Hylomorphism versus the Theory of Elements in Late Aristotelianism: Péter Pázmány and the Sixteenth-Century Exegesis of Meteorologica IV

In: Vivarium


This paper investigates Péter Pázmány’s theory of mixtures from his exegesis of Meteorologica IV, in the context of sixteenth-century scholarship on Aristotle’s Meteorologica. It aims to contribute to a discussion of Anneliese Maier’s thesis concerning the incompatibility between hylomorphism and the theory of elements in the Aristotelian tradition. It presents two problems: (1) the placement of Meteorologica IV in the Jesuit cursus on physics and (2) the conceptualization of putrefaction as a type of substantial mutation. Through an analysis of these issues, it shows (1) how sixteenth-century exegesis imposes the hylomorphic thesis onto the subject matter of meteorology and (2) how the hylomorphic theory of substantial change can be adapted in order to accommodate the theory of elements. The case being made is that Meteorologica is a privileged place where hylomorphism and the theory of elements meet and that the late Aristotelian theory of mixtures sought to accommodate both theories of material substance.

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    C. Lüthy, ‘An Aristotelian Watchdog as Avant-Garde Physicist: Julius Cæsar Scaliger’, The Monist 84 (2001), 542-561; W.R. Newman, ‘Corpuscular Alchemy and the Tradition of Aristotle’s Meteorology, with Special Reference to Daniel Sennert’, International Studies in the Philosophy of Science 15 (2001), 145-153; C. Viano, ed., Aristoteles chemicus. Il IV libro dei ‘Meteorologica’ nella tradizione antica e medievale (Sankt Augustin, 2002). The first to express doubt over the authenticity of the book was Francesco Patrizzi, Discussiones peripateticæ (Basel, 1581), 291-292. For an overview of the literature in the Renaissance, see C. Martin, Renaissance Meteorology. Pomponazzi to Descartes (Baltimore, 2011). For the Jesuit literature, see F. de Dainville, La Géographie des humanistes (Paris, 1940). The authenticity of Meteorologica IV was strongly questioned at the beginning of the twentieth century on grounds that it was too “mechanistic.” An overview of the debate can be found in C. Baffioni, Il IV libro dei “Meteorologica” di Aristotele (Naples, 1981), 34-44 and E. Lewis, ‘Introduction’ to Alexander of Aphrodisias, On Aristotle’s Meteorology 4 (Ithaca, NY, 1996), 3-15.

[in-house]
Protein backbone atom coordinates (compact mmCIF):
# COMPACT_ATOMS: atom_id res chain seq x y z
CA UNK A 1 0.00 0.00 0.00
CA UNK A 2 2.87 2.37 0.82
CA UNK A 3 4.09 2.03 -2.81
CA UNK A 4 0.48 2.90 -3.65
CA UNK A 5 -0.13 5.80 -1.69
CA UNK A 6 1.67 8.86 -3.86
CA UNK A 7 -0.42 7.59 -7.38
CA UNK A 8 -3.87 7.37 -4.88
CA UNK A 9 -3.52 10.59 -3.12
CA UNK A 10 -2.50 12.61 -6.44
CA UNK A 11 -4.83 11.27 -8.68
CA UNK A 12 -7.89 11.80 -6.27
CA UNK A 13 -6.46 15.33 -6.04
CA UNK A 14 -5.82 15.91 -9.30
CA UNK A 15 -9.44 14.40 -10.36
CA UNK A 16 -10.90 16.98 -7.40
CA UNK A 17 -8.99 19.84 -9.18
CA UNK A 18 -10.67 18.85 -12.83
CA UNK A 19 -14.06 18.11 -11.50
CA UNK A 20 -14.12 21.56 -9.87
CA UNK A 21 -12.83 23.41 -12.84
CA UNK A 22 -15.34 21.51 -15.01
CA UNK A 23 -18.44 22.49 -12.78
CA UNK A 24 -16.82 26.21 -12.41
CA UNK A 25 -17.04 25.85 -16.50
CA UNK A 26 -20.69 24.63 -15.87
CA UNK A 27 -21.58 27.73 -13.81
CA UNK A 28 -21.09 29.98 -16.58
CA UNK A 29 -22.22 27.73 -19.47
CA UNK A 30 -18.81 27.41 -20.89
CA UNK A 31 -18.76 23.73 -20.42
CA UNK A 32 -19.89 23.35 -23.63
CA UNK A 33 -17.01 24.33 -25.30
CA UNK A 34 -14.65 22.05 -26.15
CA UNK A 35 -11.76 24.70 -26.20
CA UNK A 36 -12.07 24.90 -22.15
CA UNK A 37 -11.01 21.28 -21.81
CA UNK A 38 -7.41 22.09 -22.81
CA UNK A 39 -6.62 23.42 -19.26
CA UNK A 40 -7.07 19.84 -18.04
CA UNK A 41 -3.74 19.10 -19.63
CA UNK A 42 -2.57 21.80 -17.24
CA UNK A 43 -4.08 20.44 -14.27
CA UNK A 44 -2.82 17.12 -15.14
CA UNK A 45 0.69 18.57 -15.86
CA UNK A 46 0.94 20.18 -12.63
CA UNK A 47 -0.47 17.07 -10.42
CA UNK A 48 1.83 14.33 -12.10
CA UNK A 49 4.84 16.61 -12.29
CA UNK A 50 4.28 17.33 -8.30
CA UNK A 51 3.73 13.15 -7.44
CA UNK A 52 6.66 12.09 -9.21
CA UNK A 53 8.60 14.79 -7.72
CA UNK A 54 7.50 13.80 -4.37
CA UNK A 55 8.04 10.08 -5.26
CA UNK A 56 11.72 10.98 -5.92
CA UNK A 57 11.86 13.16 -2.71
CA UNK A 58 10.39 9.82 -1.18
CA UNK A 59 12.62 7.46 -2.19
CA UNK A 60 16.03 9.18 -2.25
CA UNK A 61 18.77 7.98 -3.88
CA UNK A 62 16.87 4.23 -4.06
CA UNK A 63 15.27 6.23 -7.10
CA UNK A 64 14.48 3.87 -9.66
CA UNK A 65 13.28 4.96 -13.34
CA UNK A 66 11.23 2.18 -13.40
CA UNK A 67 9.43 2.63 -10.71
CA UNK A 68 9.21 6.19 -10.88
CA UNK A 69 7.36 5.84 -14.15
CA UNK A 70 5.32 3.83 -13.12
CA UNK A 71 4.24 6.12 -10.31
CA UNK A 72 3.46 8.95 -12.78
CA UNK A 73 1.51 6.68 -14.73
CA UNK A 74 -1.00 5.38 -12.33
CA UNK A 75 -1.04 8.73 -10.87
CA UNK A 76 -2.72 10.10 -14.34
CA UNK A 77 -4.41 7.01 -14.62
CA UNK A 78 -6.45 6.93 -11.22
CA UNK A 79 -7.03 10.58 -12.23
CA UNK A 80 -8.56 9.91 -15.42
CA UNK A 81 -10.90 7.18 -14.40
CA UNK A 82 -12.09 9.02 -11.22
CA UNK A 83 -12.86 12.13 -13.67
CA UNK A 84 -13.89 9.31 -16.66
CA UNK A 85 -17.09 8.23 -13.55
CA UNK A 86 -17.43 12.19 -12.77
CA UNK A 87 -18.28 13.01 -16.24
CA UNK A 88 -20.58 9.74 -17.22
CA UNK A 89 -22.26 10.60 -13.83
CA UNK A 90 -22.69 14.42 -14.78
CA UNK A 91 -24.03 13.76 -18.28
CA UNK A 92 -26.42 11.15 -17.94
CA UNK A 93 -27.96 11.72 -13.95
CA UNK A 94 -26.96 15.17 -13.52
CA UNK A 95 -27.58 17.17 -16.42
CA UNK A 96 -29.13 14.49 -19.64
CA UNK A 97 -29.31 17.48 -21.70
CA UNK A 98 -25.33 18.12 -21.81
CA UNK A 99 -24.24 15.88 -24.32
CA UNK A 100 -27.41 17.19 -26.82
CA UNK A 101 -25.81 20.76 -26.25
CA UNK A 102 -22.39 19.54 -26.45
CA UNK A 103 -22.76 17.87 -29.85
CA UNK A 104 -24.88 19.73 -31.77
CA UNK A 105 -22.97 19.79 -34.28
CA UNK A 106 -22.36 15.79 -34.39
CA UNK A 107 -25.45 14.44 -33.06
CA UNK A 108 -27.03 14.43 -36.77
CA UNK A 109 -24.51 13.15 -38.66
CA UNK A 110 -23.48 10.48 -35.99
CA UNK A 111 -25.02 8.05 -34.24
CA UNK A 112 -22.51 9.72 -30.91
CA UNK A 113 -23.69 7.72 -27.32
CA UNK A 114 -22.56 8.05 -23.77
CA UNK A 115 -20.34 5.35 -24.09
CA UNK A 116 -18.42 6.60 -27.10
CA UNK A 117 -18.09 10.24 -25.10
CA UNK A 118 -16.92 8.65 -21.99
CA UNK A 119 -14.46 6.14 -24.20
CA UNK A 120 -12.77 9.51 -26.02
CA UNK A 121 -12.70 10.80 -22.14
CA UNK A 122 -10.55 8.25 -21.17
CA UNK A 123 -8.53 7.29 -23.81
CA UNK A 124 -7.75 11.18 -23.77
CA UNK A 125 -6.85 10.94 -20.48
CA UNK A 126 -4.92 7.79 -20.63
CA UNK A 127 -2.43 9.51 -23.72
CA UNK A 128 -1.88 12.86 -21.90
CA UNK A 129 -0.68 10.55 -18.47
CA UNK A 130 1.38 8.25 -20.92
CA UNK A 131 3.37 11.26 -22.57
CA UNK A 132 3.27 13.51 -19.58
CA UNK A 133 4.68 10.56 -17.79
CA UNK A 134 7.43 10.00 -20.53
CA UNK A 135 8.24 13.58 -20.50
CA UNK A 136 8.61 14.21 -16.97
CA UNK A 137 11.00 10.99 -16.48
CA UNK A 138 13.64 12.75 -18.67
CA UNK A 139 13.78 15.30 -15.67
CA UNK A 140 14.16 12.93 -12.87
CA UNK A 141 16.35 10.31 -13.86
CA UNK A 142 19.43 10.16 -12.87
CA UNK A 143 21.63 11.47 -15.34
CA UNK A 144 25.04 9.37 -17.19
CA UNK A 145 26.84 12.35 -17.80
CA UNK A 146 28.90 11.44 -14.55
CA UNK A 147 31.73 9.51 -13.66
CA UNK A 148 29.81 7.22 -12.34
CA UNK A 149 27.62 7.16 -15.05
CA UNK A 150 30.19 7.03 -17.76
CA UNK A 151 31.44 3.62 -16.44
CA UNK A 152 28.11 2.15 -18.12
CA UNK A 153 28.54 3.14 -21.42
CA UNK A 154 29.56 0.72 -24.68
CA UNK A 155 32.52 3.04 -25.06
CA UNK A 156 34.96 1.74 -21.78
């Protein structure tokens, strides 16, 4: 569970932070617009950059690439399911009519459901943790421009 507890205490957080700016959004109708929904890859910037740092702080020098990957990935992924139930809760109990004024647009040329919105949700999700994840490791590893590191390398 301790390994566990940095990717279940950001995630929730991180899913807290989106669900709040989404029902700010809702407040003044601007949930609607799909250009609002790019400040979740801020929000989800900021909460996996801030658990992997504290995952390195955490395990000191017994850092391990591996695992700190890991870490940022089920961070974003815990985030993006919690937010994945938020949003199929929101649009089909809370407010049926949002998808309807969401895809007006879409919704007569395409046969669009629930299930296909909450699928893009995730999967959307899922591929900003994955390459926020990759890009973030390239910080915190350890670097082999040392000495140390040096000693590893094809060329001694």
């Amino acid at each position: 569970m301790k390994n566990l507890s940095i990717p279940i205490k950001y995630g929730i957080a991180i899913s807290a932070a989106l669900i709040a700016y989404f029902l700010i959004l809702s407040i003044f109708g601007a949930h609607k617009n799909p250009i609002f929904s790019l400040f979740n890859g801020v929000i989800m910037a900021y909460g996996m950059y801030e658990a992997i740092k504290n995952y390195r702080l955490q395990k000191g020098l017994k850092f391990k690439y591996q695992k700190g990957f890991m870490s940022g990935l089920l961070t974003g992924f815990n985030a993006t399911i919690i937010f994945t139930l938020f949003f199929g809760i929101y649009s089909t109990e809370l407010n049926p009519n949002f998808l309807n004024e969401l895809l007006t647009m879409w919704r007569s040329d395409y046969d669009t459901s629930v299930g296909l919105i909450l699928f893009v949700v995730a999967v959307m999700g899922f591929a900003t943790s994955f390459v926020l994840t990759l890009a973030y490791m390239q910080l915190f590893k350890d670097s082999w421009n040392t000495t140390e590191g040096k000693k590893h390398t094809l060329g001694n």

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    See C. Martin, ‘Francisco Vallés and the Renaissance Reinterpretation of Aristotle’s “Meteorologica” IV as a Medical Text’, Early Science and Medicine 7 (2002), 1-30, for details on the career of Meteorologica IV in the sixteenth century and references to sources.

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    Blum, ‘The Cardinal’s Philosophy’, 55.

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